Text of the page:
Panasonic, Japan's struggling maker of Viera brand TVs, owns more than 10 million square metres of office and factory space, dormitories for its workers and sports facilities for its rugby, baseball and women's athletics teams.
As it battles for Christmas shoppers' wallets in the year-end holiday season, the sprawling electronics conglomerate is also seeking buyers for some of those properties to trim its fixed costs and improve cashflow at a time of intense competition, particularly from South Korean rivals such as Samsung Electronics.
Panasonic plans to raise $1.34 billion from offloading property and shares in other Japanese companies by end-March, the group's chief financial officer Hideaki Kawai told Reuters.
"We have a lot of land and buildings in Japan and overseas," he said in an interview at the company's head office in Osaka, in western Japan. He declined to list which properties would go on the block, but said most are in Japan.
Included is a 24-storey central Tokyo block - built in 2003 with more than 47,300 square metres and housing 2,000 Panasonic workers - a source familiar with the plan told Reuters.
Kawai added that Panasonic would raise about a quarter of the sell-off funds by getting rid of shares it owns in other companies - a common practice of cross-shareholdings in Japan.
The proceeds would help bolster free cashflow to 200 billion yen ($2.43 billion) for the business year to March, Kawai said, and allow Panasonic to reduce its debt and maintain its crucial research and development effort as it revamps its business portfolio.
It will sell more assets in the year starting in April if cashflow dips below 200 billion yen, Kawai added. Panasonic President Kazuhiro Tsuga has promised to shut or sell businesses operating at below a 5 percent margin. Those sales could start as soon as April.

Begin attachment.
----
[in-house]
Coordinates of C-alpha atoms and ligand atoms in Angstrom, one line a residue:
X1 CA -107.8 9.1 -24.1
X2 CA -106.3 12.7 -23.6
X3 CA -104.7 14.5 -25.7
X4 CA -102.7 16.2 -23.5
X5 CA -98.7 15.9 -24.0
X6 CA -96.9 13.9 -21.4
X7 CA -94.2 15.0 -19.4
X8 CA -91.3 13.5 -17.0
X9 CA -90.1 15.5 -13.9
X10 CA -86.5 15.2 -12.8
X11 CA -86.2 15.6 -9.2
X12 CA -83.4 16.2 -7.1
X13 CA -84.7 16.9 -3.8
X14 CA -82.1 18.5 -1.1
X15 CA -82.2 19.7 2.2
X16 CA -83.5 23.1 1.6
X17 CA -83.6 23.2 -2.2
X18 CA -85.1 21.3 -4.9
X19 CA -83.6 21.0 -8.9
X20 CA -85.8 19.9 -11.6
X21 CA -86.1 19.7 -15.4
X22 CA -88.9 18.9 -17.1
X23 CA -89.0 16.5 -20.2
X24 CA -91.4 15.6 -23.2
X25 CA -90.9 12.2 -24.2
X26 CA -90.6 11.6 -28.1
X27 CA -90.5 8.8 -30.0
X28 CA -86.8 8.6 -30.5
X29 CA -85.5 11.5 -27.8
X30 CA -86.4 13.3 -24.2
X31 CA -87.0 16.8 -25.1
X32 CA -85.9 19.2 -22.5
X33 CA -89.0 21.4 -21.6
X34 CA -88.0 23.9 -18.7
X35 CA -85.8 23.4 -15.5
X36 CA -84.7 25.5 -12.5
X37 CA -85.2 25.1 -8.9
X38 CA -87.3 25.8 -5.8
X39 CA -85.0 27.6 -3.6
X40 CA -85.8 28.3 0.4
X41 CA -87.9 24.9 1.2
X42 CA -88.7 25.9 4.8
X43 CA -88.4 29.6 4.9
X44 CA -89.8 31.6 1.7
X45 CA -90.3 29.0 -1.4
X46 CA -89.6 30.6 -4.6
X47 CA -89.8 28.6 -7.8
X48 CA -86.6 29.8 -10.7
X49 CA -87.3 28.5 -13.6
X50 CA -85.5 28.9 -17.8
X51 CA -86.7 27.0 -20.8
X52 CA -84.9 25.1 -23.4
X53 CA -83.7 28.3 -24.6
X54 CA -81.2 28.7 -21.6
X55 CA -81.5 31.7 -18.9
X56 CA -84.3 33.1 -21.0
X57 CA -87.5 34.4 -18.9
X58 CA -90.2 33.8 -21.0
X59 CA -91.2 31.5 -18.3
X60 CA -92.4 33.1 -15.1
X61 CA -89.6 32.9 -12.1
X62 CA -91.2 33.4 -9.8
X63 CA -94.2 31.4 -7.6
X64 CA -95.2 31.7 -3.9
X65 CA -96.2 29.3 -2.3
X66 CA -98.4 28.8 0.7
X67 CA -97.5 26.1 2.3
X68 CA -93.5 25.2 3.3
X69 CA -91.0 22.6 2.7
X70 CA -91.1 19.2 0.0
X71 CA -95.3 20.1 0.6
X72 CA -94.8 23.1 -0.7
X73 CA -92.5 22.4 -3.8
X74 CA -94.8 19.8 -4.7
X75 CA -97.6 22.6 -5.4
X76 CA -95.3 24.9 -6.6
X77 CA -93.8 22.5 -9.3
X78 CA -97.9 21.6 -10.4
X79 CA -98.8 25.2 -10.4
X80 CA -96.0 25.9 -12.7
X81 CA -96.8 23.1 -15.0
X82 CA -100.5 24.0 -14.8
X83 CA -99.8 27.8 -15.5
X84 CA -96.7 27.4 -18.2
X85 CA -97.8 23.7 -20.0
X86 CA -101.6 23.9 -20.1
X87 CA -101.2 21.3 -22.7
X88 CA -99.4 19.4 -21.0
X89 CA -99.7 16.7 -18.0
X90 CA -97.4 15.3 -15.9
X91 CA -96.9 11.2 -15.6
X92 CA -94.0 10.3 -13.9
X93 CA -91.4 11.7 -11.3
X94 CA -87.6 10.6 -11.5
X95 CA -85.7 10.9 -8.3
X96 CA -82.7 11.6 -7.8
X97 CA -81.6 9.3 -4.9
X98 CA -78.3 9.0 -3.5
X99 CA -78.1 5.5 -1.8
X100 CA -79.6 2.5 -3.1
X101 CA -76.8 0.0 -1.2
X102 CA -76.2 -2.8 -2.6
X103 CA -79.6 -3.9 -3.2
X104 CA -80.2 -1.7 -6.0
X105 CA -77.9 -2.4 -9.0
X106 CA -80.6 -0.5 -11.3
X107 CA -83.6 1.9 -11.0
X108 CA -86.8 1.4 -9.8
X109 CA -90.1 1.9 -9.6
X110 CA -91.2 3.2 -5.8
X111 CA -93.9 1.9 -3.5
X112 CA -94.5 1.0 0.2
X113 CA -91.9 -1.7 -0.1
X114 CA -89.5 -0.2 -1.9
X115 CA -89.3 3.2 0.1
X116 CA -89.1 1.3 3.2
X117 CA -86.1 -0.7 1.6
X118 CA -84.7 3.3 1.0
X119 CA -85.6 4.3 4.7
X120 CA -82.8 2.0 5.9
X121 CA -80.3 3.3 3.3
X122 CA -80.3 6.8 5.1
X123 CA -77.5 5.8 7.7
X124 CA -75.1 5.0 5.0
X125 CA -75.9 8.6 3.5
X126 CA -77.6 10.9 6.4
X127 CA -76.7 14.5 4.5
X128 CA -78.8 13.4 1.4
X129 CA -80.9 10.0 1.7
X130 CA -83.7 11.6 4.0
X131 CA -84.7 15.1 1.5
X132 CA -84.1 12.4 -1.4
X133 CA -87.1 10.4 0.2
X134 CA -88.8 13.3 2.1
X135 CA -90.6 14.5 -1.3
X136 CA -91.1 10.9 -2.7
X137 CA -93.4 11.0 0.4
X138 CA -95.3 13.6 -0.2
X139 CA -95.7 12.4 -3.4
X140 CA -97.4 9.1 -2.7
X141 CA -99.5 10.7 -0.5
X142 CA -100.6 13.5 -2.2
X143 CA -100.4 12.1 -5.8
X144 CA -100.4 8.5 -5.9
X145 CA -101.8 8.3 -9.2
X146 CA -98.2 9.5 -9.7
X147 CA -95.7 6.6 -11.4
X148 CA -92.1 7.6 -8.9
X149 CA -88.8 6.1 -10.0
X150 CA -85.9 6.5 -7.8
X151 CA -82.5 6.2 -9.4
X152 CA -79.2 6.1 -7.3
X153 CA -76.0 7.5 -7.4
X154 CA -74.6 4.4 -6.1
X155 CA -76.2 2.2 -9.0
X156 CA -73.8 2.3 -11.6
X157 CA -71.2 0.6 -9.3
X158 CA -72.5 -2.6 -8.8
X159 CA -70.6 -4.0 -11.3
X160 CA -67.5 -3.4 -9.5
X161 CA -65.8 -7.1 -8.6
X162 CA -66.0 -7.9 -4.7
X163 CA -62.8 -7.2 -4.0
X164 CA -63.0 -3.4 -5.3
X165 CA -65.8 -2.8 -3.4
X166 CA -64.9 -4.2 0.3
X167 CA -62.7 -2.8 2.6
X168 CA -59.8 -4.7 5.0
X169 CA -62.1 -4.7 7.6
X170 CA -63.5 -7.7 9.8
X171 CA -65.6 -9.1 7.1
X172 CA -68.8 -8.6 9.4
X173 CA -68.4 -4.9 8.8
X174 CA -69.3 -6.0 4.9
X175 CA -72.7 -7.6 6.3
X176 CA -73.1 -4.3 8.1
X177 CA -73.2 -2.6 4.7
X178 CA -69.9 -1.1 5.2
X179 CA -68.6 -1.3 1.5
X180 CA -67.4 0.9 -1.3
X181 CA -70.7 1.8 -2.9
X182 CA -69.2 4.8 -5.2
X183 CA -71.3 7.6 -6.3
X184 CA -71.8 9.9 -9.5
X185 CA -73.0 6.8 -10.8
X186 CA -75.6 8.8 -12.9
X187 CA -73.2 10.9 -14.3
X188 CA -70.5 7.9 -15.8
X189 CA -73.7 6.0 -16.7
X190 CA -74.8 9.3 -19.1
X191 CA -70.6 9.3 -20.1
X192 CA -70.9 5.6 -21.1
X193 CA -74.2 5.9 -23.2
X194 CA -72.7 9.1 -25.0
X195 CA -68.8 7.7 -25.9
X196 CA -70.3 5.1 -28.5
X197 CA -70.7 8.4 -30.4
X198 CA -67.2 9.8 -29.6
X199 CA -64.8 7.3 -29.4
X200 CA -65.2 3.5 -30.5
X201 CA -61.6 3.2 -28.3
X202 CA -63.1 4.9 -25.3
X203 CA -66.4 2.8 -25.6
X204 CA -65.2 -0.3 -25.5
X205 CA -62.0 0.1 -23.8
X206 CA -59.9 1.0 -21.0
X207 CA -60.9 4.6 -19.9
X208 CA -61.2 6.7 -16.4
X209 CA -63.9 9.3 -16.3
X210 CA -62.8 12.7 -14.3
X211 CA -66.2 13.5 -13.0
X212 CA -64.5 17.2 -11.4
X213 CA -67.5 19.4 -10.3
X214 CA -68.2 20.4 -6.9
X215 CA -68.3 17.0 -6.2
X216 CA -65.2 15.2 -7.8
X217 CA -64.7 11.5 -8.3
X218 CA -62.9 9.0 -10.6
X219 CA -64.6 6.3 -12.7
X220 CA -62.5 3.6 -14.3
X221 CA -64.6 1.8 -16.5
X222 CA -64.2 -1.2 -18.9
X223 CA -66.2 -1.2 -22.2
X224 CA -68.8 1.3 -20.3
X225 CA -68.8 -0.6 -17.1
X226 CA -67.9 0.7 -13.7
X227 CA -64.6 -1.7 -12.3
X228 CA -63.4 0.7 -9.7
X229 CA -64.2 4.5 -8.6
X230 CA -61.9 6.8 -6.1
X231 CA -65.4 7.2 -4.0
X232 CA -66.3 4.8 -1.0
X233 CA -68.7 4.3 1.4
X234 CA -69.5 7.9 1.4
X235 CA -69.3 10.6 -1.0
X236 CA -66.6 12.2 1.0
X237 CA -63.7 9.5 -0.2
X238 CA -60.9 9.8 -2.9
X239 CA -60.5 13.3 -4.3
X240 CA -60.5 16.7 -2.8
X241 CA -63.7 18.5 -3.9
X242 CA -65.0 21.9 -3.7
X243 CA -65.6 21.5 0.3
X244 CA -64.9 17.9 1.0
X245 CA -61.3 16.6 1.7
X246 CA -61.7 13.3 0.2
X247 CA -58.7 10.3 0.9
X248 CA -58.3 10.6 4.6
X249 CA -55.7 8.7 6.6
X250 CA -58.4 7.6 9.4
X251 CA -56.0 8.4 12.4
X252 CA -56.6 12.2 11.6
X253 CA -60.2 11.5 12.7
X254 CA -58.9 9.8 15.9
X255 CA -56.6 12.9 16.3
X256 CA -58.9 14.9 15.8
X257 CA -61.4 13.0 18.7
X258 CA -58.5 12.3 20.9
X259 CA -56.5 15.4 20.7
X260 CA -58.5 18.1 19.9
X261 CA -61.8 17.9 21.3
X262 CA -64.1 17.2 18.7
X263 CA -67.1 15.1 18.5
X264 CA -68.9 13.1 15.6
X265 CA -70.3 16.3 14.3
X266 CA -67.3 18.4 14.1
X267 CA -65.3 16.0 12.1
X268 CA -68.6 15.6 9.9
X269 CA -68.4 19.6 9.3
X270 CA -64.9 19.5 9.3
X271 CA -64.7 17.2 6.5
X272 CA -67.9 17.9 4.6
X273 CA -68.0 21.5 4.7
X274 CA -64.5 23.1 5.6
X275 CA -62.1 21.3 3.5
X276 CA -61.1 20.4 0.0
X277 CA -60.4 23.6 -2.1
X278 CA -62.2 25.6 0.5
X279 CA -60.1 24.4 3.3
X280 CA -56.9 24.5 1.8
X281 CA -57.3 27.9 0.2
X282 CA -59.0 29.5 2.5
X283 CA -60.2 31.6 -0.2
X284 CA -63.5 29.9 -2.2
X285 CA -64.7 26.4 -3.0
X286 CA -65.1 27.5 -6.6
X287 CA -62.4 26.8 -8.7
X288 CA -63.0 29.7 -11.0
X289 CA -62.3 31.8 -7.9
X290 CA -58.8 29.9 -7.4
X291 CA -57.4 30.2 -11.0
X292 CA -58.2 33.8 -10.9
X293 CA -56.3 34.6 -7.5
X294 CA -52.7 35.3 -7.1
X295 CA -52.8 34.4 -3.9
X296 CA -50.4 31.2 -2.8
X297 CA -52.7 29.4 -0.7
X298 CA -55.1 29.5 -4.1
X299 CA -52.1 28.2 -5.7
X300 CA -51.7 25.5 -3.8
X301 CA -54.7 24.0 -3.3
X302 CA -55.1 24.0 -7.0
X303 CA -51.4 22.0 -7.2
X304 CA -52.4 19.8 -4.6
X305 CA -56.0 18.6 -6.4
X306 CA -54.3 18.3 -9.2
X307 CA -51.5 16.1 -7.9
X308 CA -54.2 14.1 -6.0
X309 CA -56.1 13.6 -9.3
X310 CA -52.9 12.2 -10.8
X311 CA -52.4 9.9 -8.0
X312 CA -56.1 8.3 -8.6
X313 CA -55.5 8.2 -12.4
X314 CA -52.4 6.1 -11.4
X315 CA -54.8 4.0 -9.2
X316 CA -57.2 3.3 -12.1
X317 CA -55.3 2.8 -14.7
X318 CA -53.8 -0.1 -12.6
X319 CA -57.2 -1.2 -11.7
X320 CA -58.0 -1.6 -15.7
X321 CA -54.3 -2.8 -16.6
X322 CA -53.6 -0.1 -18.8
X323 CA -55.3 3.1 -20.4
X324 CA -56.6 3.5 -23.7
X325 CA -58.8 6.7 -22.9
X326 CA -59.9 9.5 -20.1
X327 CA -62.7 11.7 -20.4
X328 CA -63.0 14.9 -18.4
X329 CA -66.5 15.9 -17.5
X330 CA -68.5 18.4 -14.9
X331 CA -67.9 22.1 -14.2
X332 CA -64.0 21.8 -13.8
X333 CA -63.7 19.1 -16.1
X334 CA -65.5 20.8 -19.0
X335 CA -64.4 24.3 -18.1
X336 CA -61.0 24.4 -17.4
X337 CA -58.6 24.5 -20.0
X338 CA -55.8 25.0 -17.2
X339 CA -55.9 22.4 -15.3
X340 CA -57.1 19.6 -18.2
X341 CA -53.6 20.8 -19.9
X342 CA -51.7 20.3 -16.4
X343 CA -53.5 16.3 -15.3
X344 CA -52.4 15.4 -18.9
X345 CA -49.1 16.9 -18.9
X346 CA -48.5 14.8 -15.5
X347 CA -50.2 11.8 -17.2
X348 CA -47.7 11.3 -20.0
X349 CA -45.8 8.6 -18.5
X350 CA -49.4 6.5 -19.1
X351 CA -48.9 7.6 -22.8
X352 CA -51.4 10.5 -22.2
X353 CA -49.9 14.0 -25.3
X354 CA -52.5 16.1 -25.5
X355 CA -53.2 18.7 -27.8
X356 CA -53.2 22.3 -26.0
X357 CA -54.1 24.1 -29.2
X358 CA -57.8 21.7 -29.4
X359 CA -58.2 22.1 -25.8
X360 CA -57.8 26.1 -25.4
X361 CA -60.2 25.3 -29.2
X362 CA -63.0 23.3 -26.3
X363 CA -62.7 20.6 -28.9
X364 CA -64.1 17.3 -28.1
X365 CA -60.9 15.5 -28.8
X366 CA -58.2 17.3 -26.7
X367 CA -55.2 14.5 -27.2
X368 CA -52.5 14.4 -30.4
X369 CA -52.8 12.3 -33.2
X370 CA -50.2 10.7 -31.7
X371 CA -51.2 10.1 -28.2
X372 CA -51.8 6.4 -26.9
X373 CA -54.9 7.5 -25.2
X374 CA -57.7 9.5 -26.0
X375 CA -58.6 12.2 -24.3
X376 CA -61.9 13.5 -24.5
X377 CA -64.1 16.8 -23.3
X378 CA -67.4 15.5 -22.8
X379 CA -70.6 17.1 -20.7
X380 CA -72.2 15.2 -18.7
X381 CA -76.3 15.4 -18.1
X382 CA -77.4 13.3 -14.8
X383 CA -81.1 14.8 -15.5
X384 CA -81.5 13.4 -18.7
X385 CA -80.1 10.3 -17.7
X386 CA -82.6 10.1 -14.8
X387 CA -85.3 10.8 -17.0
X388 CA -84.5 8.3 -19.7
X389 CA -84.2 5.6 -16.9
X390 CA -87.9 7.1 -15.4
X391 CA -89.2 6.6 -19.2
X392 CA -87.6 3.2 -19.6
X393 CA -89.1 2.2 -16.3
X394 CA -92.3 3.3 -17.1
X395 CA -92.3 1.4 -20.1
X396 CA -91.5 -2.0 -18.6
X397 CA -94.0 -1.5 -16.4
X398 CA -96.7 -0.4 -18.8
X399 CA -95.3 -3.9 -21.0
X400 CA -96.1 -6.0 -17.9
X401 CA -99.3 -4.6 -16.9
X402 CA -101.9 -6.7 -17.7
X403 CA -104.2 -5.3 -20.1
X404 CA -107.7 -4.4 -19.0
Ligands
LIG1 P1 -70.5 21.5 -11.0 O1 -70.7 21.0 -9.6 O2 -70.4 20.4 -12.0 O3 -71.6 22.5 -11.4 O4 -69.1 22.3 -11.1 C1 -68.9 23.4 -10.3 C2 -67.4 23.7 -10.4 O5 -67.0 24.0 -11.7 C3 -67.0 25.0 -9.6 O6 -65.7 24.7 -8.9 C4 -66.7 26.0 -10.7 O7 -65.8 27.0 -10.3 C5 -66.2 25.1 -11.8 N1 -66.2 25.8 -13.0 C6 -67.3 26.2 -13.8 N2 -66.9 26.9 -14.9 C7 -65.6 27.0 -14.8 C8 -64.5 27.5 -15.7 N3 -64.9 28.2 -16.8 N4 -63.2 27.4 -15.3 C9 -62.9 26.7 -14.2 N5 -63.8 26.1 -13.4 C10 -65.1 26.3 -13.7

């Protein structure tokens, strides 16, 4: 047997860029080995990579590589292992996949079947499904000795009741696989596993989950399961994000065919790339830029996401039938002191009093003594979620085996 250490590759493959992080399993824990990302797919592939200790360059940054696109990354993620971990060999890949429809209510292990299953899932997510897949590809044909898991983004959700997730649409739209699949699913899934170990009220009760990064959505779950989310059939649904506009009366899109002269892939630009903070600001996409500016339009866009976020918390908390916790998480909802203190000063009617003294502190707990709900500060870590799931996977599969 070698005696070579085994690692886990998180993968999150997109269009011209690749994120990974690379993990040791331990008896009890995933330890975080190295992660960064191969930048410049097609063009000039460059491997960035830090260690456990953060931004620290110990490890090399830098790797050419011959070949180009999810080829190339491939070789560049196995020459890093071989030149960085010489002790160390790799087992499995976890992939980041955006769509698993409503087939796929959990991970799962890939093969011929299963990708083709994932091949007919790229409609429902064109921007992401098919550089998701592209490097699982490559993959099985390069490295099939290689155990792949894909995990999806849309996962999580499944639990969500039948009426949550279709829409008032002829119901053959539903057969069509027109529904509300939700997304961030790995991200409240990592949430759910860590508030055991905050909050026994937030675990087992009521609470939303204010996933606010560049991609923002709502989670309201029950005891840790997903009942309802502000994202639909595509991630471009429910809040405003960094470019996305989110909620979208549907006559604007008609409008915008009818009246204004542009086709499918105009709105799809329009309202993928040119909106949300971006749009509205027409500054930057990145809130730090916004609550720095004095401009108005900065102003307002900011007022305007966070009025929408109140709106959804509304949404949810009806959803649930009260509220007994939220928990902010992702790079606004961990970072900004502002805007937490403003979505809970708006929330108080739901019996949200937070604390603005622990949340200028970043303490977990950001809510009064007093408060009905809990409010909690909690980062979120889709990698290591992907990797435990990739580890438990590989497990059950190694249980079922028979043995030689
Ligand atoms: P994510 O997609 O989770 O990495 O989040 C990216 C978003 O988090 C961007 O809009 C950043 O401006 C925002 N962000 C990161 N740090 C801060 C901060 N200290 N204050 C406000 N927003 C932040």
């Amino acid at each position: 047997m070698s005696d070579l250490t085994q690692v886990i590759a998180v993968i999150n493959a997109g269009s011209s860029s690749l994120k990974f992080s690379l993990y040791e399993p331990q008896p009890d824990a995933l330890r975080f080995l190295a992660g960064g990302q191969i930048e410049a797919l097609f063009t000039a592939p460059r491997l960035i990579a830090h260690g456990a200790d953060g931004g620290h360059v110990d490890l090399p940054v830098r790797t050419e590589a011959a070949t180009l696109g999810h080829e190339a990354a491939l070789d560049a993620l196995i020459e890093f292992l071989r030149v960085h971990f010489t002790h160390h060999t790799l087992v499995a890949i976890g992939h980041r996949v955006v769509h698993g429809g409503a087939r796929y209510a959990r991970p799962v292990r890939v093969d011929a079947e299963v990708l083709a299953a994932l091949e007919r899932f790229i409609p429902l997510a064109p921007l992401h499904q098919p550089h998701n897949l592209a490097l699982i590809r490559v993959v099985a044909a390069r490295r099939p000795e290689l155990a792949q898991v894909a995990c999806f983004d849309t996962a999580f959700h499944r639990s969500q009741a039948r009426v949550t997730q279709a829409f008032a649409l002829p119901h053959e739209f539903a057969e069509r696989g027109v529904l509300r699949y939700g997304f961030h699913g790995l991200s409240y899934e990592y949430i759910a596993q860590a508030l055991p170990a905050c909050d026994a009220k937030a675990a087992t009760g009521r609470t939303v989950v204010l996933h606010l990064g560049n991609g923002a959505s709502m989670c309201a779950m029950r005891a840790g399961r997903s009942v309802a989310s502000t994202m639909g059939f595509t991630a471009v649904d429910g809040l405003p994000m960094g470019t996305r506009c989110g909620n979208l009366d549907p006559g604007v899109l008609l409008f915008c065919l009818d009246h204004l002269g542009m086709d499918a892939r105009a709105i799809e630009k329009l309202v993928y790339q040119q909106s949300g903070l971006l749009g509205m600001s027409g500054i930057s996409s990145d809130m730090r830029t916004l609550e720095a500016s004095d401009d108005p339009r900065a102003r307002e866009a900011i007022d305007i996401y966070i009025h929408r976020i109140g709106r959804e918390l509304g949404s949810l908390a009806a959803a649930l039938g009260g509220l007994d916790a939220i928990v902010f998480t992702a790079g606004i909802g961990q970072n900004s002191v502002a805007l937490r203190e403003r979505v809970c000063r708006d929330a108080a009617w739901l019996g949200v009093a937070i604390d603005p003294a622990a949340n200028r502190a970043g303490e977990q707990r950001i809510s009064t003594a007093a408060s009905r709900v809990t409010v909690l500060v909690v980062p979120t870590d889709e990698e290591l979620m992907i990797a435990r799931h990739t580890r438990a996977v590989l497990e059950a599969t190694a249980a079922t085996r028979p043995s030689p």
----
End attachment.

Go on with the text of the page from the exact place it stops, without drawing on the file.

Panasonic's fixed assets of $21 billion are around 30 percent more than those of Apple, and are almost double the company's market value.
The company, founded almost a century ago as a small electrical extension socket maker, trades at around half its book value - which includes intangible assets such as patents. Sony trades at 39 percent of book, Sharp at 30 percent.
The fixed assets - buildings, land and machinery - of the three companies that were not so long ago a byword for innovation in household gadgetry total around $42 billion, while their combined market value is $24 billion.
Cashflow Is King
The three firms have been downgraded by credit ratings agencies, making it tougher to raise funding on capital markets, and making asset sales more urgent.
Selling assets "is good in terms of their credit ratings because, for all three, it will lower fixed costs and they can reduce their capex requirements.
Eventually, this could improve operating margins and, more importantly, cashflow," said Alvin Lim, an analyst at Fitch Ratings in Seoul.
Fitch, which makes its ratings without input from company management, last month cut Panasonic to BB and Sony to BB minus, the first time one of the major
agencies has relegated either company to junk status. Sharp is ranked B minus, adding to its borrowing costs.